If you had to plan the urban transport system from scratch today, would it look the way it does now? This is a question that mayors, opinion leaders and entrepreneurs insist on not asking. Everyone plays the same familiar game of transportation and ‘moves the cheese’ only slightly each time. Urban transportation planning is fixated about modes and nodes. In fact … if there is anything more conservative than city transportation planning it is the design of the cars that travel in it.
If you’ve been following my posts and the theoretical model I’ve presented, you too have come to the rather disturbing conclusion – That this model fits any free market. Whether it is a city, a manufacturing plant, or a service company, it seems that every free market seeks to achieve agglomeration, a state where there is only one supplier and zero competition.
What determines a city’s size and the area of its economic impact? What is the connection between ‘Hassle-distance’ and the theoretical gravity model I’ve demonstrated earlier? I want to elaborate more on the Suppression Zone of the city and I’ll tie it all together here.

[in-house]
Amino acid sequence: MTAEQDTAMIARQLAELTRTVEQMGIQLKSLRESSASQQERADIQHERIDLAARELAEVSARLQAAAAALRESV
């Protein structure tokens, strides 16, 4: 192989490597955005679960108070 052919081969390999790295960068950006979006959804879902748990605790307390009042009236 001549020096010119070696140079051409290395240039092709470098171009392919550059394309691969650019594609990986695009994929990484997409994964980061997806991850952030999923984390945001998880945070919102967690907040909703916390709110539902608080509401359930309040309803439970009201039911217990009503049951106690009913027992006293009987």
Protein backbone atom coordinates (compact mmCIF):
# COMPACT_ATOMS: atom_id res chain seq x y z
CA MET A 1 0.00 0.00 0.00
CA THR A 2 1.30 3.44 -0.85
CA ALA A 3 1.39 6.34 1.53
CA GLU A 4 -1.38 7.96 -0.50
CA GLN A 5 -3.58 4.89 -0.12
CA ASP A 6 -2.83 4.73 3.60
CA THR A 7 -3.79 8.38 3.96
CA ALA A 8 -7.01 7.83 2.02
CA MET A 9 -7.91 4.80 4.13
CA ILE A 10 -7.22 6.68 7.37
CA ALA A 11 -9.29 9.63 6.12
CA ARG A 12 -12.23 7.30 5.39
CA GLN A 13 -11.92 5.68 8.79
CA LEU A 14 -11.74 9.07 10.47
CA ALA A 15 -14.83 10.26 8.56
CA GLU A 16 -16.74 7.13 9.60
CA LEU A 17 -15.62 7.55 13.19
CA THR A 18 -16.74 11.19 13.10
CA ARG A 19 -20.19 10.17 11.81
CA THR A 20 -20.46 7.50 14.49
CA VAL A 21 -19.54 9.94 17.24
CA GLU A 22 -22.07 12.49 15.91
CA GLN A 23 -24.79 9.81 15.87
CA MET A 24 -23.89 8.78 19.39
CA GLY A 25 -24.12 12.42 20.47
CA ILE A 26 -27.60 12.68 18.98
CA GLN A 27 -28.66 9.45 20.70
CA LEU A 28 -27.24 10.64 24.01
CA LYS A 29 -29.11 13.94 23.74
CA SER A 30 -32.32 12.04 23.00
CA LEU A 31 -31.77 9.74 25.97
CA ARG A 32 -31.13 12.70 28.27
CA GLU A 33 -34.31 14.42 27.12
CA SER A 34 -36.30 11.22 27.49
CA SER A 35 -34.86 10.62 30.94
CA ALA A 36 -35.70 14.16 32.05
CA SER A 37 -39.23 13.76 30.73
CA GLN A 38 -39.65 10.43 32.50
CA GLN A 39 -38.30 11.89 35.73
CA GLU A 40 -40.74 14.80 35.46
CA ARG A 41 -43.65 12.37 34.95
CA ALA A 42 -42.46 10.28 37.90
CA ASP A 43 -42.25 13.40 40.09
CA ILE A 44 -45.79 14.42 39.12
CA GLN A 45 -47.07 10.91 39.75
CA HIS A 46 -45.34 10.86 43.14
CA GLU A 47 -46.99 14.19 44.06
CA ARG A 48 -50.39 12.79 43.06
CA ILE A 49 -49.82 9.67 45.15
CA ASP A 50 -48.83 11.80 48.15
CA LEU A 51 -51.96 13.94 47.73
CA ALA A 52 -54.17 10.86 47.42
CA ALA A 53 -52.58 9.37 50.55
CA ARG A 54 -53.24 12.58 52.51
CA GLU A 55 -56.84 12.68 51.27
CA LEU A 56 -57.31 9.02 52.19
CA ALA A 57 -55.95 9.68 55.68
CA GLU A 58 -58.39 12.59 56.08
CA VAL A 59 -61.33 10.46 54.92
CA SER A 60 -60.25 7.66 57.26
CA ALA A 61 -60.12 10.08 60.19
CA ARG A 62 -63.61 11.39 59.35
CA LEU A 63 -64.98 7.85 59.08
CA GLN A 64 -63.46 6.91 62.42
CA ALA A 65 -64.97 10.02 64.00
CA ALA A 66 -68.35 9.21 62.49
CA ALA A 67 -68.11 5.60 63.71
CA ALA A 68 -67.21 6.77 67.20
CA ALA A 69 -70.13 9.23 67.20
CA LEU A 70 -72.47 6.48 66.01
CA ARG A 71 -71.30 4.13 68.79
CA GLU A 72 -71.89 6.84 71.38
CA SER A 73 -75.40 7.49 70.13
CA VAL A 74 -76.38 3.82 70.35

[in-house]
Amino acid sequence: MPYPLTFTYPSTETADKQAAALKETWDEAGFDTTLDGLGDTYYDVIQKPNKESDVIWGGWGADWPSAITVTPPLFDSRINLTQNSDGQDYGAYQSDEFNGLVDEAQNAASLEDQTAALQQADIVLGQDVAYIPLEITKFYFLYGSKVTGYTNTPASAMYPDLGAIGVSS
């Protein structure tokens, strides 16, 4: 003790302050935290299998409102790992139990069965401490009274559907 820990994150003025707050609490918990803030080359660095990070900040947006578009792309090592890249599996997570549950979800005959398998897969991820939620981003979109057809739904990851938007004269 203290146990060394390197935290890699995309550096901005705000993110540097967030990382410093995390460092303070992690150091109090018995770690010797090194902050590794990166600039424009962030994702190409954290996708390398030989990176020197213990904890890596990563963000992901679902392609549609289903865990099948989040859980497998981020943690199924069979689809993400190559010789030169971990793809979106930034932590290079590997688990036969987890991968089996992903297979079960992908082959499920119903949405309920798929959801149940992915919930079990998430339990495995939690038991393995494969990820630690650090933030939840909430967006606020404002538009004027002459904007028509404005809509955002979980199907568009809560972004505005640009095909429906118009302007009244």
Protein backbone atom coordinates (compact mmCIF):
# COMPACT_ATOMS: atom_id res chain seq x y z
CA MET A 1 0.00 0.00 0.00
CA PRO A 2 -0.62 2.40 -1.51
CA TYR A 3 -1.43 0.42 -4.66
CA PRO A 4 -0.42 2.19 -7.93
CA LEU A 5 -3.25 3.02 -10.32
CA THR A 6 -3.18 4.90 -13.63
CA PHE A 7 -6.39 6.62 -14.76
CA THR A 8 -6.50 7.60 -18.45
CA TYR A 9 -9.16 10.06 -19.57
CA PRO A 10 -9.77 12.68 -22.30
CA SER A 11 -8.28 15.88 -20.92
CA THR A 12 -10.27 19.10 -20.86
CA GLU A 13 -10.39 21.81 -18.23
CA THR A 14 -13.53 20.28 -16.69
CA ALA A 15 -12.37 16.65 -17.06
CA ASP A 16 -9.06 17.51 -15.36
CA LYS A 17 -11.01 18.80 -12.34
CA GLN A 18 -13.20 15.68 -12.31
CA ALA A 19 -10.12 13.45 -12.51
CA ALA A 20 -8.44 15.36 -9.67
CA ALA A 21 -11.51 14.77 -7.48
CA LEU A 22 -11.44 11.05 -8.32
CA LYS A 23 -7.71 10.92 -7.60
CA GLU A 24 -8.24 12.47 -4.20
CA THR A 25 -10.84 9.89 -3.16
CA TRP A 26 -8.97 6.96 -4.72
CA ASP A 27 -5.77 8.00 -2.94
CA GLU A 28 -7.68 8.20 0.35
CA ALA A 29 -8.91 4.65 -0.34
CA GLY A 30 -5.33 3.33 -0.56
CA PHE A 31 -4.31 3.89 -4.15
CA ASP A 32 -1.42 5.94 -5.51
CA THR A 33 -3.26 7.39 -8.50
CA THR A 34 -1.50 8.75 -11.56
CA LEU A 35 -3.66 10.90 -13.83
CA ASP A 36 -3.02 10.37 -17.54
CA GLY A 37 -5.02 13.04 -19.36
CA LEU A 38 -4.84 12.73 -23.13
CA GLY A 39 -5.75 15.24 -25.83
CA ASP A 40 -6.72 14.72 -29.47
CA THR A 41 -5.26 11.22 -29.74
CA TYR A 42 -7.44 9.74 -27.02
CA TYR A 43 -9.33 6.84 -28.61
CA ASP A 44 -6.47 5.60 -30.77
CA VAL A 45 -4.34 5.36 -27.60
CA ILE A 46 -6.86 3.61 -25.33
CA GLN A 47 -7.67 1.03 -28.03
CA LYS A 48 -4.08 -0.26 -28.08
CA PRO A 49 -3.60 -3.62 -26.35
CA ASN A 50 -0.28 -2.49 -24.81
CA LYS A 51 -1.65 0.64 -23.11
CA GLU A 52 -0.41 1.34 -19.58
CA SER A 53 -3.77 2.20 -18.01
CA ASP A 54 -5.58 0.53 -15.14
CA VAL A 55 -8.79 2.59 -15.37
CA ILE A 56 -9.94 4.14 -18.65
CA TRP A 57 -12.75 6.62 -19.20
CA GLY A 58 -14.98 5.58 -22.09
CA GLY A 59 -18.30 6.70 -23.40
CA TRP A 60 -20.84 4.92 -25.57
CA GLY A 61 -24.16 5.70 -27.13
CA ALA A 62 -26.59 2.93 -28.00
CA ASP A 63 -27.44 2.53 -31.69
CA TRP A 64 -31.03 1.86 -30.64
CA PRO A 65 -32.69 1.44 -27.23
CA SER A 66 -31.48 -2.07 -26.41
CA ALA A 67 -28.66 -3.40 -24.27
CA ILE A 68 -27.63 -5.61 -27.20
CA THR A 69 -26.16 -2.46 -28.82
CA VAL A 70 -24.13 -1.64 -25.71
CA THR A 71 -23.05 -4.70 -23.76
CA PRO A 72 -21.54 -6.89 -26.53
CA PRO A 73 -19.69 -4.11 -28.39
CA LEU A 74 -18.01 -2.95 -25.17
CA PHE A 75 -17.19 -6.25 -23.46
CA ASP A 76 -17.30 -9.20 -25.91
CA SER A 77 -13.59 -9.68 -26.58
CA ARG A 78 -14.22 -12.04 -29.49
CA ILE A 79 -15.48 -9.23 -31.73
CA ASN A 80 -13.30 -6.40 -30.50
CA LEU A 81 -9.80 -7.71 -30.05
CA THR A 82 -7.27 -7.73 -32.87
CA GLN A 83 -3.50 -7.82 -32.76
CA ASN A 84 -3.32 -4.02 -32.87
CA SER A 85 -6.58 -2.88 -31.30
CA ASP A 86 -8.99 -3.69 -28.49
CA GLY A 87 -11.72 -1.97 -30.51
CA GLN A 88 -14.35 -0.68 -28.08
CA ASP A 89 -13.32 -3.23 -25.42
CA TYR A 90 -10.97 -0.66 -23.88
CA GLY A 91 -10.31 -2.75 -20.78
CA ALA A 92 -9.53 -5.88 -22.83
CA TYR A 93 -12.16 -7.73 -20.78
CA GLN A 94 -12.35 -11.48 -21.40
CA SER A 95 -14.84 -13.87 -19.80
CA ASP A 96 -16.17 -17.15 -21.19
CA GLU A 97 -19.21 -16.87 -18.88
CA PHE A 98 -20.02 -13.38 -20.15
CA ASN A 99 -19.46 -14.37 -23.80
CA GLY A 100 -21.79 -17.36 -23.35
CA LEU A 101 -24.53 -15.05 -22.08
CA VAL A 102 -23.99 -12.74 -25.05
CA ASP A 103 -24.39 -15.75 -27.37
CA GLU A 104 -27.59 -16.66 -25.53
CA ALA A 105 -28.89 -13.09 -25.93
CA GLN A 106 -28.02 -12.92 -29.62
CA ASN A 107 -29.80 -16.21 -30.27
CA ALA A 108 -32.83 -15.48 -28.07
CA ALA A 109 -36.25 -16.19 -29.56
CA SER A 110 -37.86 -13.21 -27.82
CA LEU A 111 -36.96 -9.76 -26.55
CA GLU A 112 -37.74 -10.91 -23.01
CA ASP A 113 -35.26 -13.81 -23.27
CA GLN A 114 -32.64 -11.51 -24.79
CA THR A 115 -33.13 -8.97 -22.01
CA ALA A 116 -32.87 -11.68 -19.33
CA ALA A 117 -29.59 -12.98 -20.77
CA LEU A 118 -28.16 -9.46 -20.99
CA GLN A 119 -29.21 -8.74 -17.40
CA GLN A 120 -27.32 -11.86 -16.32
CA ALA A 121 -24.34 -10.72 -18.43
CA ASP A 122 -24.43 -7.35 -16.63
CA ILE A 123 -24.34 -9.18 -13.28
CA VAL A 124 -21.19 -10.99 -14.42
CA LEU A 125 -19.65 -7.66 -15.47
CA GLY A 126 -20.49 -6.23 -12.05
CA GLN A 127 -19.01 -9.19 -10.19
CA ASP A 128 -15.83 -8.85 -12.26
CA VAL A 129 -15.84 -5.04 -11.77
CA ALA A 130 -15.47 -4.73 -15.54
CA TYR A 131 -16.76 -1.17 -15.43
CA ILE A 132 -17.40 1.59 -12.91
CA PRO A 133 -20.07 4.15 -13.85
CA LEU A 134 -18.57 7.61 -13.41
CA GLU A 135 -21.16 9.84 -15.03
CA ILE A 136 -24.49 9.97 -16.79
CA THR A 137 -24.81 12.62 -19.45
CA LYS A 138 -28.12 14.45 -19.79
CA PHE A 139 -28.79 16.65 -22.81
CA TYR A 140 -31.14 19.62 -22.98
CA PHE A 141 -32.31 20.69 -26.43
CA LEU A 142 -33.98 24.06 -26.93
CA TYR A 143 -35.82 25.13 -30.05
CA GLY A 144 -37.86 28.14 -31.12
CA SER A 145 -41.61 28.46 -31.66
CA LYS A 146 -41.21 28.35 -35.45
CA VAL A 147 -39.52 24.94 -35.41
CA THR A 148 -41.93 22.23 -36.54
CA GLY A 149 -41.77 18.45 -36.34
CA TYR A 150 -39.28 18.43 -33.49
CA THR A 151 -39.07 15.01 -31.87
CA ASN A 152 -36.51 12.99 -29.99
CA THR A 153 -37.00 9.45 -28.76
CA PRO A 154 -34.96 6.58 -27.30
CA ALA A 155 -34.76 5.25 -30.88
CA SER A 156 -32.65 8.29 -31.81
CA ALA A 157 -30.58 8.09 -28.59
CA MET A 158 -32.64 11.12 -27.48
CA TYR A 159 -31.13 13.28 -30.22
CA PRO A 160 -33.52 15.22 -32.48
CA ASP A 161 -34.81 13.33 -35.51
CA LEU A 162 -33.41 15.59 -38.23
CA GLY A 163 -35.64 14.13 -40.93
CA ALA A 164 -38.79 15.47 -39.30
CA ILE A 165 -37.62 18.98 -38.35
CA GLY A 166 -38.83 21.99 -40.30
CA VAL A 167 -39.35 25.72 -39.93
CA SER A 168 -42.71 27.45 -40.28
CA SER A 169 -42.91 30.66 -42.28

Have you ever thought about the game plan of the big transportation companies conquering the world? Ride hailing companies like Uber or Lyft, bike and e-scooter sharing companies like Bird or Lime and more. All these have a unique Game Economics that determine their strategy. So let’s understand some of the rules that govern these companies. As usual, this is a very technical post, written for those that really need to understand the game.
“The city is an economic engine”. This built-in assumption is now rooted in so many studies that it had become taken for granted. To the point where no one pauses to ask whether or not it’s true anymore. If you are as fascinated with cities as I am, it is clear to you that this claim is pivotal, so why are its supporting arguments so vague and easy to refute?
Quite a few studies demonstrate that large cities are associated with high levels of productivity. This statistical correlation is the basis for the assumption that the city is an economic engine. This is the claim that I intend to dismantle. I am not arguing with the facts, only with the conclusions made by the various researchers.